Bowling in a tournament can really only be described as magical. You step onto the lane and pick up your first ball. You can feel eyes watching you from behind, but they all fade away as you take your steps towards the lane.
Your eyes never leave the lanes or the pins. It's the tenth frame and you need a strike to win. You see the ball heading down the middle, straight towards the pocket. Seconds pass, each feeling like forever, then all ten pins fall down. Strike.
You feel the victory in your bones and down to your core. This is why you bowl. This is why this is the sport that you keep coming back too.
For some, bowling is just a fun pastime. It's something they like to do on weekends or maybe just once a year.
For people like me, bowling is a lifestyle.
Tournaments are just a part of the lifestyle. I haven't been bowling long, but in the short two years that I've been doing this, I have seen so much. I have seen games come down to the last frame. I've seen the underdogs in a youth bowling tournament work their way up the bracket to take home a win that no one could have seen coming. I've seen kids younger than myself bowling games that I couldn't even imagine in my wildest dreams.
I've seen wins and I've seen losses. Smiles and anger. Sportsmanship and bitterness. A tournament either brings out the best or worst in some people.
With the annual February Match Tournaments about to begin, everyone is on the edge of their seats just waiting for Friday night, when it begins. One of my teammates from the youth league I do on weekends counts down the number of sleeps until it begins. I always know that if I lose track of the days, I can always go onto his Facebook for an accurate count.
February Match is one of those tournaments that get especially intense. It's four different shifts of bowling, and it can be absolutely grueling.
It all begins on Friday night. The anticipation at this point is intense. Bowlers come from different states to be there. You can smell the bowling alley food in the air, and that alone is another experience in itself.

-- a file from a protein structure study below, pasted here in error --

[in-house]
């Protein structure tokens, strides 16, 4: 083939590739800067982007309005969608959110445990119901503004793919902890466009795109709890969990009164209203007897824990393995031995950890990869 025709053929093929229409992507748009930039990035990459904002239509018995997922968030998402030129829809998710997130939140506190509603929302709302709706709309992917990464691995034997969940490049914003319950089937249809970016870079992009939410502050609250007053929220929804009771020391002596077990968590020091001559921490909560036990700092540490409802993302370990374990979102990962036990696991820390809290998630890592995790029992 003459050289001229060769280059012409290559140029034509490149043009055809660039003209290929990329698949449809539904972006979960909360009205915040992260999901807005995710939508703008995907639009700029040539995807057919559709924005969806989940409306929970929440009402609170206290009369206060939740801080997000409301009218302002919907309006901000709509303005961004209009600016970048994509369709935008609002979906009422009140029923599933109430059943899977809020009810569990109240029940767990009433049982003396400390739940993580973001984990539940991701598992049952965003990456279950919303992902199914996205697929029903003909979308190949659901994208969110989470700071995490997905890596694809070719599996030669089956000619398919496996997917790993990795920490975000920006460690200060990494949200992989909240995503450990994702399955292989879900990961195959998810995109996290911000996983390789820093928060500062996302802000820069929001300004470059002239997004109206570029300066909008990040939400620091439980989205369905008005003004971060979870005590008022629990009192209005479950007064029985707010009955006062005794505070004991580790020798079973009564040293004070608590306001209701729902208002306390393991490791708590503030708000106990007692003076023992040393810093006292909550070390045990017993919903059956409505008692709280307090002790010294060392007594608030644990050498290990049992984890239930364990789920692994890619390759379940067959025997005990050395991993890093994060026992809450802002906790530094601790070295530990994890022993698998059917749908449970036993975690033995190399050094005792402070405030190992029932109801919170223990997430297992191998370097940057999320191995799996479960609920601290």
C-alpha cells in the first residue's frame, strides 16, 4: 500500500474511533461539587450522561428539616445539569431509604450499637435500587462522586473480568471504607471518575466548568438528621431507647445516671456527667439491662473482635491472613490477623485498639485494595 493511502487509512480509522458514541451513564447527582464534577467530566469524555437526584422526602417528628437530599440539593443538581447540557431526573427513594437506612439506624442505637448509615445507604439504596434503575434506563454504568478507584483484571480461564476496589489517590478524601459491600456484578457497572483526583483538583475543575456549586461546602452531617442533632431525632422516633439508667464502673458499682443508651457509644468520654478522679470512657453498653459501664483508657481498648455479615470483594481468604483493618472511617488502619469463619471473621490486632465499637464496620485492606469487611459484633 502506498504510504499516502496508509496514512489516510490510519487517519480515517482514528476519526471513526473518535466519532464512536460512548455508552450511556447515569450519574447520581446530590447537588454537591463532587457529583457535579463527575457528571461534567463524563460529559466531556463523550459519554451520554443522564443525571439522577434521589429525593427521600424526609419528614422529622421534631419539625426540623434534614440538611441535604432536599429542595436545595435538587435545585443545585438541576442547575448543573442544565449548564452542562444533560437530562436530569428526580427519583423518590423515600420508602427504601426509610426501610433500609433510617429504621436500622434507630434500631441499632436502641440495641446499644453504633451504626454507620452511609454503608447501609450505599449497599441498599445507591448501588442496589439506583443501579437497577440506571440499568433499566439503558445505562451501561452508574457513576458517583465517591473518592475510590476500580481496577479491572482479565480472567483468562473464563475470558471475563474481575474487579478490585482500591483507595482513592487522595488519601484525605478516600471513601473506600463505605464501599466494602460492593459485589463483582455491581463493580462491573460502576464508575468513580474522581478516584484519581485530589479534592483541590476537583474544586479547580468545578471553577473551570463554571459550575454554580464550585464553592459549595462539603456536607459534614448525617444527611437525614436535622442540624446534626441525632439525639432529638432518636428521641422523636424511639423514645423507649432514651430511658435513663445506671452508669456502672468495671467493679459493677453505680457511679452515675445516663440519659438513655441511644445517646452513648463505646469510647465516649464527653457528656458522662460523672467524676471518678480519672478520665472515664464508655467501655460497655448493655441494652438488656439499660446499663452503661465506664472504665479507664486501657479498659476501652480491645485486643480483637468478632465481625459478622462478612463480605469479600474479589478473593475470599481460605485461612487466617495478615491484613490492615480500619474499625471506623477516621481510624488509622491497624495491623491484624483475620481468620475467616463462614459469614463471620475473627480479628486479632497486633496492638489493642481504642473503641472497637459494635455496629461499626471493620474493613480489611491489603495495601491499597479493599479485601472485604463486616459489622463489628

Then the bowling starts. You hear the first ball being thrown, and it's like adrenaline starts coursing through you as you brace yourself for the long shifts ahead.
By Saturday morning, you're rearing to go. It's going to be another beautiful day of the sport you love so much. Surrounded by people just as dedicated as you.
Now, at the end of that Saturday morning shift is when some of the fatigue starts to set in. Your bones start to feel heavy and your feet feel terrible. That doesn't mean you're not still going to bowl later that night. Nothing on earth could stop you from going back.
You bowl and bowl and bowl until it feels like your body might just give out, but you don't stop there. Seeing your balls go exactly where you want them, and exactly where you don't, is all a fundamental part of the game. A high game is surely something to be proud of, but a low score is also nothing to be ashamed of.
In the end, win or lose, a tournament is all about the sport and the love of the game.
With so many people saying that duckpins are "dying out," I have to say that it would be a huge shame. At every tournament, I see little kids with a growing passion and skill for duckpin bowling that makes me wish I had started sooner. So, as I spend my weekend bowling, I know that I wouldn't really want to have it any other way.
I am so excited for the days ahead, spent laughing with my teammates. I look forward to encouraging them, making jokes, and having a good time doing what we all love to do so much.